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    The EU decision of Monday banned the signing of new oil contracts with Iran at once, while phasing out existing transactions by July 1, 2012, when the European embargo, like the measure enforced by the United States, becomes total. The European foreign ministers also approved a freeze on the assets of the Central Bank of Iran which handles all the country’s oil transactions.
    However, the damage those sanctions cause the Iranian economy will be substantially cushioned by the oil deals to be channeled through Turkish and Indian state banks. China for its part has declared its opposition to sanctions against Iran.
    .
    debkafile’s intelligence sources disclose that Tehran has set up alternative financial mechanisms with China and Russia for getting paid for its oil in currencies other than US dollars. Both Beijing and Moscow are keeping the workings of those mechanisms top secret.”
    .
    ———
    .
    In other words, the US admin must be shitting itself (and getting very angry). Losing its special currency status will/would tank the US economy.

  • doug scorgie

    Nuid
    “But that’s been called off. (So did they go there at all?)”
    Yes looks like it’s been postponed for a few months. I don’t know if any US troops are in Israel at the moment but US military hardware has been stockpiling in Israel since 2009.

  • Mark Golding - Children of Iraq

    Good post Nuid – Alternate sources gives me confidence in my own intelligence.
    .
    btw Azra – sorry for the sat. install delay. I am waiting for information and then need to test this week before I can write the install and setup instructions.

  • writeon

    I’ve always felt that Obama was plucked out of obscurity and elevated to the Whitehouse, precisely because his ‘face’ could get away with an attack on Iran, something yet another; dumb, inarticulate, grey-haired, old, white dude, in the oval office would have extreme difficulty pulling off.
    .
    Will the Americans really provoke the Iranians into starting a war? This scenario is frighteningly similar to the way the US forced Japan into war by cutting off its supply of raw materials, especially oil, so the Japanese were under siege and had the choice of slow, economic, strangulation, or risking everything by attacking the US in the desparate hope that they could fight the US to a standstill and negotiate some kind of peace on favourable terms. Unfortunately the Japanese underestimated the ruthlessness of the Americans and their desire to expand even further across the Pacific into Asia, which brings us neatly back to the present and the prospect of war with Iran.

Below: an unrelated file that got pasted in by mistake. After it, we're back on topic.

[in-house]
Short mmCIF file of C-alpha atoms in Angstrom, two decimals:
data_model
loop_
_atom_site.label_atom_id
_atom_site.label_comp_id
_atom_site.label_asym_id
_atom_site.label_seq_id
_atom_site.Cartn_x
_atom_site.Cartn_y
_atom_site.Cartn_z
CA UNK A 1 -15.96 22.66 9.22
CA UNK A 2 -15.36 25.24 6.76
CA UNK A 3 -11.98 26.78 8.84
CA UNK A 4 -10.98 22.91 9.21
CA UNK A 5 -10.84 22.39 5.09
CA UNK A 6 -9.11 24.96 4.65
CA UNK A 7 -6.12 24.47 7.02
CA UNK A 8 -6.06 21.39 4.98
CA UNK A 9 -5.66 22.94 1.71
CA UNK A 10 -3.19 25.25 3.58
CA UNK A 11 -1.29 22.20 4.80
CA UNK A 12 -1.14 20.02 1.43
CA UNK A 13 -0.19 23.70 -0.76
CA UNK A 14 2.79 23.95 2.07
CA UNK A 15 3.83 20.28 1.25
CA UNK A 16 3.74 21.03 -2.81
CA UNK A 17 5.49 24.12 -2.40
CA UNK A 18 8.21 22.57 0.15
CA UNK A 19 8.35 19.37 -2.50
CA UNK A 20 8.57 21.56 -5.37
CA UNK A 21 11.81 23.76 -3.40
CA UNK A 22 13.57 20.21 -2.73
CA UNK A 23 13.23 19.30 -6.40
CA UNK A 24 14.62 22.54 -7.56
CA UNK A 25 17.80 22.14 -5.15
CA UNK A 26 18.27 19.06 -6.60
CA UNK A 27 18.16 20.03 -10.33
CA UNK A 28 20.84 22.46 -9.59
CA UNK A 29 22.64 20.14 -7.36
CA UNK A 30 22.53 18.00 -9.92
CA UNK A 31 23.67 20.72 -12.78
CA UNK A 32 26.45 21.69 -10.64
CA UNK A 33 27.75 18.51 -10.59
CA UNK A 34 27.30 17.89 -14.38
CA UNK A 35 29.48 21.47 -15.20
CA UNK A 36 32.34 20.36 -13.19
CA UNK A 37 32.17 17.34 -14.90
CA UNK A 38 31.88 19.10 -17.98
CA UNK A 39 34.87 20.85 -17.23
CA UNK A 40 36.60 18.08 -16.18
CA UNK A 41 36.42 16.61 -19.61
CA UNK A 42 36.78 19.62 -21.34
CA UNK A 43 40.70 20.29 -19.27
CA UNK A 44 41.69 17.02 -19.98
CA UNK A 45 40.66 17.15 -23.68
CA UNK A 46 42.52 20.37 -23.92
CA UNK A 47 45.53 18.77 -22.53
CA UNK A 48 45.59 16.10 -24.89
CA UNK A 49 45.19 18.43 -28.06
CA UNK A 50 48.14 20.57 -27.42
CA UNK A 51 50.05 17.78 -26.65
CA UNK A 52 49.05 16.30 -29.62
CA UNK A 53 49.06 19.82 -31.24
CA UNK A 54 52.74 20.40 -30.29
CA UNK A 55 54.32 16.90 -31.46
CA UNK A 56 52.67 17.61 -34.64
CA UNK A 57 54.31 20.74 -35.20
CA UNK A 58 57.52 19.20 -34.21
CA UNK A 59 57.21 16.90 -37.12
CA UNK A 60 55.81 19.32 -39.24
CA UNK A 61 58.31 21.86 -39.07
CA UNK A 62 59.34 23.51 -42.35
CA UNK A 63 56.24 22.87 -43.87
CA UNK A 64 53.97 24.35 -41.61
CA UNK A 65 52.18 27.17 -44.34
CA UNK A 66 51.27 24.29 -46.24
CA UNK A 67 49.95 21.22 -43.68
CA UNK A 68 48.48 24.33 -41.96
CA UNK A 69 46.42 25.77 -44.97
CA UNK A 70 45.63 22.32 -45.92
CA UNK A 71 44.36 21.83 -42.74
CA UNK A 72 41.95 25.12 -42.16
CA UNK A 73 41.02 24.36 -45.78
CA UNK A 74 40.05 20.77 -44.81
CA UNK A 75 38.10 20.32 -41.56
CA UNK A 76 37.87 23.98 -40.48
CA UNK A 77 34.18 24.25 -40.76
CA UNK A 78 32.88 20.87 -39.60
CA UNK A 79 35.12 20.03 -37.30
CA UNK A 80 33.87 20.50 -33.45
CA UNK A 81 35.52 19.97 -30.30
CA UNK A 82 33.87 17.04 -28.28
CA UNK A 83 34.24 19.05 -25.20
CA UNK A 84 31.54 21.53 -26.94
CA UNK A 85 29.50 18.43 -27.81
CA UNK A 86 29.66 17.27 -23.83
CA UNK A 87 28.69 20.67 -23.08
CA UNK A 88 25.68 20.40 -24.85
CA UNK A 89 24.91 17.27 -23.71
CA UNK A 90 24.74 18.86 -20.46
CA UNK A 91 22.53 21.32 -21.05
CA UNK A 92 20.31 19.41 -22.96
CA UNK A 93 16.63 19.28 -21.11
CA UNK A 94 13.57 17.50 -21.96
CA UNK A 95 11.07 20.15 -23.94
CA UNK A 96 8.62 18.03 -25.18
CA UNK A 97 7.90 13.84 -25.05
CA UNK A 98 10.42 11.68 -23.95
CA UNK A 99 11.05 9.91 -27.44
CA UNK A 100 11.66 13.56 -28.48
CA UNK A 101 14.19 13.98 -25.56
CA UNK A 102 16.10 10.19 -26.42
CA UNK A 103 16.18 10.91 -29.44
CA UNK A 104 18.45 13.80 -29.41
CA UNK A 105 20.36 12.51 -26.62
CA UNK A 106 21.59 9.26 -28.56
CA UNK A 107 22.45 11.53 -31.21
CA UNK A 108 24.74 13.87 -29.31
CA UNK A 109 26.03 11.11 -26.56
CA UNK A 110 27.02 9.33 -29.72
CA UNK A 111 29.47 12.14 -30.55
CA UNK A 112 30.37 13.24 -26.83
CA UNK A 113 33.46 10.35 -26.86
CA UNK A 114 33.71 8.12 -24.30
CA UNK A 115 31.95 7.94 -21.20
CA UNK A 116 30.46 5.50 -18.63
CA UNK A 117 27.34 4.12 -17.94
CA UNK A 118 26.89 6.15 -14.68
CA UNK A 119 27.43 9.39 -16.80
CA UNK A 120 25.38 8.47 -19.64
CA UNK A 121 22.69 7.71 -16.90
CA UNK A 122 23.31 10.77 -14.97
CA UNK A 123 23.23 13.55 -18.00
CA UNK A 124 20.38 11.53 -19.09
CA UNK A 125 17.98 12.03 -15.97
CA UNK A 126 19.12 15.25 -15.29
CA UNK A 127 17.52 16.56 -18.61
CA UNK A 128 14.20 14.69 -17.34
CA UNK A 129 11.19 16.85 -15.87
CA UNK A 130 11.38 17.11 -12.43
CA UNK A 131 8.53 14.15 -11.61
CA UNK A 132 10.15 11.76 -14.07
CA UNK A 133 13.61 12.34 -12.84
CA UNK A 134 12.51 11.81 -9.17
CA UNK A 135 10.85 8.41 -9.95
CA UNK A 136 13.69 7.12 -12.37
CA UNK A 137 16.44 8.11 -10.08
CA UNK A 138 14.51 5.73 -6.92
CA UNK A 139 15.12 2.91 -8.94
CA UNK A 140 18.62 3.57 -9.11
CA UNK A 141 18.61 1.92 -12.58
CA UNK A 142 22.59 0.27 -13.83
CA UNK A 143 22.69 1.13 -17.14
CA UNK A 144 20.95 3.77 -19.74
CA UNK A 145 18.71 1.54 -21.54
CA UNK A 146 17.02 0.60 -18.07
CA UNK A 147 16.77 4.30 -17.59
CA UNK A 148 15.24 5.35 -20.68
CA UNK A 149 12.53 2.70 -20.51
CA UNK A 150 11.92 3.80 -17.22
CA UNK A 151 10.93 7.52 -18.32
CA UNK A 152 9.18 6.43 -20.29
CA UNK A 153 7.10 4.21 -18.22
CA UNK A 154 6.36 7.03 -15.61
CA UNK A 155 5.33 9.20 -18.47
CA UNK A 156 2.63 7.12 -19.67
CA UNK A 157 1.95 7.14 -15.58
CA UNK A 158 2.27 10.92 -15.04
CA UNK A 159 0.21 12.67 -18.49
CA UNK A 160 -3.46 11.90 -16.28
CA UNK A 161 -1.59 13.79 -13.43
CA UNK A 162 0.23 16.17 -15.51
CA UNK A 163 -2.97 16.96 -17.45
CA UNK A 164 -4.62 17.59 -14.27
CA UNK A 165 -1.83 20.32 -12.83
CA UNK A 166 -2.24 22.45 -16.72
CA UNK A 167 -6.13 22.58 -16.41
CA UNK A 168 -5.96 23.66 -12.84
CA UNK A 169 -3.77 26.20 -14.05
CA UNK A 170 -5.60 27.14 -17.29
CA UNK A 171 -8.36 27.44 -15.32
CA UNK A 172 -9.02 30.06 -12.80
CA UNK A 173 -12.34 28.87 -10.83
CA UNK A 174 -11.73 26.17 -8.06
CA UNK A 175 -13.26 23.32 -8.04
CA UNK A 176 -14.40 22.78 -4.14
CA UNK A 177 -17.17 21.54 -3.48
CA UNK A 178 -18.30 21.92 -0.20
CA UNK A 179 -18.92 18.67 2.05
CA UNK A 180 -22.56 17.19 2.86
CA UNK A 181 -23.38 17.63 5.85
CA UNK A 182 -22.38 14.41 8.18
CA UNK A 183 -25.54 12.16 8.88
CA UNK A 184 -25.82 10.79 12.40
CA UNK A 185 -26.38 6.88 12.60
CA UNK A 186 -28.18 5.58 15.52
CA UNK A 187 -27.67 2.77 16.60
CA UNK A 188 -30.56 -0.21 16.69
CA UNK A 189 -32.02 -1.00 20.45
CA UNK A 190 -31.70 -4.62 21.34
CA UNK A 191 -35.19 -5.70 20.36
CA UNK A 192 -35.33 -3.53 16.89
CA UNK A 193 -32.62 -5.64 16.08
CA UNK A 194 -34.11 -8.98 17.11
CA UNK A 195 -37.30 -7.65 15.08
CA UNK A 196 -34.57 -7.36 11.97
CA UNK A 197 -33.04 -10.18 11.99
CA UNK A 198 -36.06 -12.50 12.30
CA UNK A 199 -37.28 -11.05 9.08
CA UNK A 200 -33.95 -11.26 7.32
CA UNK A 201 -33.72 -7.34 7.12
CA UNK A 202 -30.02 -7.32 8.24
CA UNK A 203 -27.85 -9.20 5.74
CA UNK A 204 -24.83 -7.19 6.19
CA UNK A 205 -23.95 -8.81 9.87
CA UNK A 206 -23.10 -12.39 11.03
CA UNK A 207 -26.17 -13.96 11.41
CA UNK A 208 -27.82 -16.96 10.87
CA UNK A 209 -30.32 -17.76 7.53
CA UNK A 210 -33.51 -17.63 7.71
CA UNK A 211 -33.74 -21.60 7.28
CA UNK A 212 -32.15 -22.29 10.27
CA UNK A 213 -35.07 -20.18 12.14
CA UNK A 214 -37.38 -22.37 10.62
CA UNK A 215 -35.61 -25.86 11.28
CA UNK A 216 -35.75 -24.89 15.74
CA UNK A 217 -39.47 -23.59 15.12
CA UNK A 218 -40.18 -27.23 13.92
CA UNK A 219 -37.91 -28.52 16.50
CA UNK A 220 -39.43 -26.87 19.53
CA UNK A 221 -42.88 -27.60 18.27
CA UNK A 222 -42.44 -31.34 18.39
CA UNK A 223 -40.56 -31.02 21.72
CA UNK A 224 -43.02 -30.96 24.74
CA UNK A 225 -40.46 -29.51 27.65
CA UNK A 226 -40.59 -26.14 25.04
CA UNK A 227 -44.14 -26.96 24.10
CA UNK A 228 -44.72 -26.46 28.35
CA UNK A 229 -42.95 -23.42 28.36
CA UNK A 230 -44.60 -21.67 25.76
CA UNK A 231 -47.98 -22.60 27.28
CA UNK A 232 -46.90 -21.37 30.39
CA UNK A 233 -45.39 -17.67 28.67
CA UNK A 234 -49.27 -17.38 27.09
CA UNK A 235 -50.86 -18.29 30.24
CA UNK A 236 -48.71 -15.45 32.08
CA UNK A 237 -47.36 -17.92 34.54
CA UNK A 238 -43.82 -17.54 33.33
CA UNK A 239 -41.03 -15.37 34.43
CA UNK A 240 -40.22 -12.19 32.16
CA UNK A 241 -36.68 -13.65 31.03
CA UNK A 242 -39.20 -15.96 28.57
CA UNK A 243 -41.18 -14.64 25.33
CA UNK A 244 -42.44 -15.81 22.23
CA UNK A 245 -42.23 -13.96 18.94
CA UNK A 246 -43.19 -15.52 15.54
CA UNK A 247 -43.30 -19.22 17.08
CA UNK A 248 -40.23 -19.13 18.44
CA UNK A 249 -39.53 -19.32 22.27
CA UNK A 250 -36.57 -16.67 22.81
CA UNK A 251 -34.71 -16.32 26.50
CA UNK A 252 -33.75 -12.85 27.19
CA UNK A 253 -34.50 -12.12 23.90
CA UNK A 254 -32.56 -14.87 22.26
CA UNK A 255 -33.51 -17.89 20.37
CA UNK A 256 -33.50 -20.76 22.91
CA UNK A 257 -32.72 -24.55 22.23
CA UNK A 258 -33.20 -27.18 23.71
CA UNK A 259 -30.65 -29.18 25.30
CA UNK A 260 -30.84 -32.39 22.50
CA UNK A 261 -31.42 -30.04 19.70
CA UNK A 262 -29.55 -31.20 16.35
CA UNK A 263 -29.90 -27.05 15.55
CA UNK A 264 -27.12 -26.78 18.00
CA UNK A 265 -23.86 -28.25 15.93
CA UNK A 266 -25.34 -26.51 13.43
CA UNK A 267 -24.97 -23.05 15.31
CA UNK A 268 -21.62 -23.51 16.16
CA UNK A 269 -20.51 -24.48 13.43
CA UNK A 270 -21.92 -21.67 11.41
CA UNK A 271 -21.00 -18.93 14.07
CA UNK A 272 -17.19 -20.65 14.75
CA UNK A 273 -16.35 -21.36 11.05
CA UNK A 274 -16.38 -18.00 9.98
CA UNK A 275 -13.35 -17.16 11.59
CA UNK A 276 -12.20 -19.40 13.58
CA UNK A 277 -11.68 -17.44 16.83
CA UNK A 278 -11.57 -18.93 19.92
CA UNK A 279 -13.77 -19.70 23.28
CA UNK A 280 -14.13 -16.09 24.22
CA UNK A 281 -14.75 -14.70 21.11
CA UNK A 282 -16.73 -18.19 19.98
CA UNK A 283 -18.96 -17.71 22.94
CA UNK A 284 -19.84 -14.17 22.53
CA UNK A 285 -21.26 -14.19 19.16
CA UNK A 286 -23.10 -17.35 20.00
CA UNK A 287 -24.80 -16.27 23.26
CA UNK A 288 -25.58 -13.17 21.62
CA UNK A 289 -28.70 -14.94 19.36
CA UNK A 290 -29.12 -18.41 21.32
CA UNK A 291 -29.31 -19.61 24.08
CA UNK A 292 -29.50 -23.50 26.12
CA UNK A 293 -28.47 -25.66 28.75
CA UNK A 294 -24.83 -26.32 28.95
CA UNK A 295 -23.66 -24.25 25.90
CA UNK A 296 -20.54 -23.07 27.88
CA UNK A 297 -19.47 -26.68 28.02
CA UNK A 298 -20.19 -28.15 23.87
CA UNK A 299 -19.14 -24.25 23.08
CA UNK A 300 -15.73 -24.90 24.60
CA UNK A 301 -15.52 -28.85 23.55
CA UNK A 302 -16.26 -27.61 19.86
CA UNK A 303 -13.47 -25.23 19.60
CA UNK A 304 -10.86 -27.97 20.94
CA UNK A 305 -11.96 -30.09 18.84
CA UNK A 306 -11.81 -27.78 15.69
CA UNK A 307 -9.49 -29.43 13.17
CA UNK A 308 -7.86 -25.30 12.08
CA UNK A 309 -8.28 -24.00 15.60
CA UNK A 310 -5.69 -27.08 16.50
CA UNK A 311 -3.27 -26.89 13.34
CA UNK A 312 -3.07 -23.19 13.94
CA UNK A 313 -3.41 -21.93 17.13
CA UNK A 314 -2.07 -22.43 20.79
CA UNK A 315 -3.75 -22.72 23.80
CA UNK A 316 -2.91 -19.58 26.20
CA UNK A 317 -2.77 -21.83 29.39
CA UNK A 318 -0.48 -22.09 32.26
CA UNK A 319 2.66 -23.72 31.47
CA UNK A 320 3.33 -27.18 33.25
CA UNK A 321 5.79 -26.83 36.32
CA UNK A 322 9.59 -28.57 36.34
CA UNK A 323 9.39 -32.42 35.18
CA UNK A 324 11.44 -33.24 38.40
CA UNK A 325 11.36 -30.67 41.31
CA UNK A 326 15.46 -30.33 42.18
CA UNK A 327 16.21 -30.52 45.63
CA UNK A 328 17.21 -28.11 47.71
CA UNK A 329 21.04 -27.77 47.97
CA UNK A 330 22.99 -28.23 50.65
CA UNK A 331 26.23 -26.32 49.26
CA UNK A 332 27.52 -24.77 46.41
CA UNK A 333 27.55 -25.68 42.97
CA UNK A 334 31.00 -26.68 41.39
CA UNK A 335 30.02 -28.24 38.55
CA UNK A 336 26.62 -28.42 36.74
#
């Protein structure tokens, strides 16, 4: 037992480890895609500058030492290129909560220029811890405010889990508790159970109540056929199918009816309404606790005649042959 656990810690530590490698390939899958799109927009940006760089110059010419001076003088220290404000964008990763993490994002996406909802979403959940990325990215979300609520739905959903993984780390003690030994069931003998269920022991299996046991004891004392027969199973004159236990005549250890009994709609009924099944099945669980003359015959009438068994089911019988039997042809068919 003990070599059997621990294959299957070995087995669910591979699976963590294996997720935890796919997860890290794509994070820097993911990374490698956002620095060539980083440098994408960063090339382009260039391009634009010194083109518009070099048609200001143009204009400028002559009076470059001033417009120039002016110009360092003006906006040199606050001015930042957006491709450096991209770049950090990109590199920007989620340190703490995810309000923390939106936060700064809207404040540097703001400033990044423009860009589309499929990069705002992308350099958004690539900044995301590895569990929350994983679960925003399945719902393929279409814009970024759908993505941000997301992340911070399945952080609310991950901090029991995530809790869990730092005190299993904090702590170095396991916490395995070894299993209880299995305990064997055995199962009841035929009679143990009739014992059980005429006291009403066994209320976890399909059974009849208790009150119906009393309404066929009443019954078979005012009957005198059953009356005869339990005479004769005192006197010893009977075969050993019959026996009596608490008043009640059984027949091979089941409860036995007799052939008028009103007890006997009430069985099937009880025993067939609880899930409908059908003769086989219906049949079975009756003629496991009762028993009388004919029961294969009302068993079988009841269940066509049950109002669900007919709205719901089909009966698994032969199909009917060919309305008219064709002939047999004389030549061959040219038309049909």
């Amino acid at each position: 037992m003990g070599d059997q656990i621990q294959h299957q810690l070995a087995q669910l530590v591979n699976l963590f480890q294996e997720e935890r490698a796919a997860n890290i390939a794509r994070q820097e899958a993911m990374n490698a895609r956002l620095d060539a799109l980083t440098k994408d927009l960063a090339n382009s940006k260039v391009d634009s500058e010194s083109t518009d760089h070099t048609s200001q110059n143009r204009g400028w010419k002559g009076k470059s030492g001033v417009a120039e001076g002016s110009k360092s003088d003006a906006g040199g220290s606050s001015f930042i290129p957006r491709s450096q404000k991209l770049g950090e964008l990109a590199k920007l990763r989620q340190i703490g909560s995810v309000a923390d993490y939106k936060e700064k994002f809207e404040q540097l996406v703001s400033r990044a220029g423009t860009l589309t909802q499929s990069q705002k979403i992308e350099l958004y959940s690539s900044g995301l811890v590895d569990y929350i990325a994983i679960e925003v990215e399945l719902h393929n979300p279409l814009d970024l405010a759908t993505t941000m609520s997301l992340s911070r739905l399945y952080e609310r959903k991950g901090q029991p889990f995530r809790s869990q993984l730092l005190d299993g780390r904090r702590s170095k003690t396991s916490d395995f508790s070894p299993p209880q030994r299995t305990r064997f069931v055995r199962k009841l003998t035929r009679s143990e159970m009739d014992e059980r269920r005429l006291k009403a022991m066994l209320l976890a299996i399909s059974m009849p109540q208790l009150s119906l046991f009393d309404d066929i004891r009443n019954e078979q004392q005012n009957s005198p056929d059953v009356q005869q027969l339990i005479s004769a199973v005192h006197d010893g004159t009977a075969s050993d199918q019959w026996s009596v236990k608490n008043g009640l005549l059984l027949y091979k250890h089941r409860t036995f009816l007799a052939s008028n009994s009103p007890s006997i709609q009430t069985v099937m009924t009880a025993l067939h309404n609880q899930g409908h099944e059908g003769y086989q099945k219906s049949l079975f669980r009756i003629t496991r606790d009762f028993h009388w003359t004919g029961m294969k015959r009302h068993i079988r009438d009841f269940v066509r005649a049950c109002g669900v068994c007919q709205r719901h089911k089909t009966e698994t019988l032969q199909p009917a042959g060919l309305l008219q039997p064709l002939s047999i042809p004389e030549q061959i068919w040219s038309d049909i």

.
    The US sees Iran as a vital route into Central Asia and the vast energy reserves it contains. A New Iran would form a collosal wedge of enormous strategic value between Russia and China and weaken both of them, in preparation for new wars of ‘liberation’ aimed at them and changing their regimes.

    The vital question for world peace is, will China and Russia simply allow the US to destroy Iran in preparation for what they must know is a coming attack on them? Can they really afford to let Iran, which functions as a buffer and protects them from direct conflict with the US, go down, or will they be forced to step in to protect Iran and their own vital national security interests? Which is where the WW3 nightmare comes into play.

  • Azra

    I was in contact with Iran today, apparently lots of people are writing to the Oil Minister asking him to stop exporting oil to EU, even if Iran has to pay a penalty for breaking of its contract.
    Some are calling for stopping any negotiations with the inspectors too. I don’t think in the west the idiot governments realize that it is now the matter of national pride for Iranian to support the government even those who are in opposition.

  • Azra

    @Mark Golding : No Problem! I am off to Iran soon in any case, so any satellite installation will have to wait until I come back

  • Anon

    “OK so you think I am a nutter? – notice how ‘Occupy’ has been savagely put down?”

    I agree with Angrysoba – if you want to see savage put downs might I suggest you look at Syria, where Assad among other attrocities has even shelled a Palestiniann refugee camp.